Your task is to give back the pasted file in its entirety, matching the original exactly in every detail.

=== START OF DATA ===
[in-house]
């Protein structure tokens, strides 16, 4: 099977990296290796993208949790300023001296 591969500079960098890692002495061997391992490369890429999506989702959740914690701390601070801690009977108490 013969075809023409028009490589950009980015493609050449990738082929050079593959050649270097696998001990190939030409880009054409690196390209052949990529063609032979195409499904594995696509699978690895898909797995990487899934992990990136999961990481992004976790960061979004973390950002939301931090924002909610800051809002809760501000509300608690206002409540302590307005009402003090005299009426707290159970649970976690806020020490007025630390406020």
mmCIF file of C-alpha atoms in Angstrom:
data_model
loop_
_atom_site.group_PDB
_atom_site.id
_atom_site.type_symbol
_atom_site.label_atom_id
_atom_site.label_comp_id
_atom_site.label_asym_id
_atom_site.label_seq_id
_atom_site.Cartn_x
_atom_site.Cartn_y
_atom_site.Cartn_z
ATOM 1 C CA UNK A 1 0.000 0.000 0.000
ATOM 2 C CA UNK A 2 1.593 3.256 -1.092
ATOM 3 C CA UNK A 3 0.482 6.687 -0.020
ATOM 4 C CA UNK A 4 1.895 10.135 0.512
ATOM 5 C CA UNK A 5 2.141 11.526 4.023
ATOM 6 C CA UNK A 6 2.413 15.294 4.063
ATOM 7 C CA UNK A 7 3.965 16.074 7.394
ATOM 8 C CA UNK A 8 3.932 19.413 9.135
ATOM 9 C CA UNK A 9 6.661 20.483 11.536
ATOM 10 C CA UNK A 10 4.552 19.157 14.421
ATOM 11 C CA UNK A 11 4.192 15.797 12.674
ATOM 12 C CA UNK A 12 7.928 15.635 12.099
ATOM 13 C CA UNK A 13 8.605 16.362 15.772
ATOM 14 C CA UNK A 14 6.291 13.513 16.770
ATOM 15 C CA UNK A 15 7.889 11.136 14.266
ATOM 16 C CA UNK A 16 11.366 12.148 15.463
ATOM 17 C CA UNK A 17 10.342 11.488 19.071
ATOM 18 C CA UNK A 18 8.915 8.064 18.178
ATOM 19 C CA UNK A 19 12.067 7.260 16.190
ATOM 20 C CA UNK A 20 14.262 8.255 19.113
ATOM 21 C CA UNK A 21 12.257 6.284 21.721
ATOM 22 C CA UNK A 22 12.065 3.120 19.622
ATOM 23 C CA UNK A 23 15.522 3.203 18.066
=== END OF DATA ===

[in-house]
């Protein structure tokens, strides 16, 4: 099977990296290796993208949790300023001296 591969500079960098890692002495061997391992490369890429999506989702959740914690701390601070801690009977108490 013969075809023409028009490589950009980015493609050449990738082929050079593959050649270097696998001990190939030409880009054409690196390209052949990529063609032979195409499904594995696509699978690895898909797995990487899934992990990136999961990481992004976790960061979004973390950002939301931090924002909610800051809002809760501000509300608690206002409540302590307005009402003090005299009426707290159970649970976690806020020490007025630390406020």
mmCIF file of C-alpha atoms in Angstrom:
data_model
loop_
_atom_site.group_PDB
_atom_site.id
_atom_site.type_symbol
_atom_site.label_atom_id
_atom_site.label_comp_id
_atom_site.label_asym_id
_atom_site.label_seq_id
_atom_site.Cartn_x
_atom_site.Cartn_y
_atom_site.Cartn_z
ATOM 1 C CA UNK A 1 0.000 0.000 0.000
ATOM 2 C CA UNK A 2 1.593 3.256 -1.092
ATOM 3 C CA UNK A 3 0.482 6.687 -0.020
ATOM 4 C CA UNK A 4 1.895 10.135 0.512
ATOM 5 C CA UNK A 5 2.141 11.526 4.023
ATOM 6 C CA UNK A 6 2.413 15.294 4.063
ATOM 7 C CA UNK A 7 3.965 16.074 7.394
ATOM 8 C CA UNK A 8 3.932 19.413 9.135
ATOM 9 C CA UNK A 9 6.661 20.483 11.536
ATOM 10 C CA UNK A 10 4.552 19.157 14.421
ATOM 11 C CA UNK A 11 4.192 15.797 12.674
ATOM 12 C CA UNK A 12 7.928 15.635 12.099
ATOM 13 C CA UNK A 13 8.605 16.362 15.772
ATOM 14 C CA UNK A 14 6.291 13.513 16.770
ATOM 15 C CA UNK A 15 7.889 11.136 14.266
ATOM 16 C CA UNK A 16 11.366 12.148 15.463
ATOM 17 C CA UNK A 17 10.342 11.488 19.071
ATOM 18 C CA UNK A 18 8.915 8.064 18.178
ATOM 19 C CA UNK A 19 12.067 7.260 16.190
ATOM 20 C CA UNK A 20 14.262 8.255 19.113
ATOM 21 C CA UNK A 21 12.257 6.284 21.721
ATOM 22 C CA UNK A 22 12.065 3.120 19.622
ATOM 23 C CA UNK A 23 15.522 3.203 18.066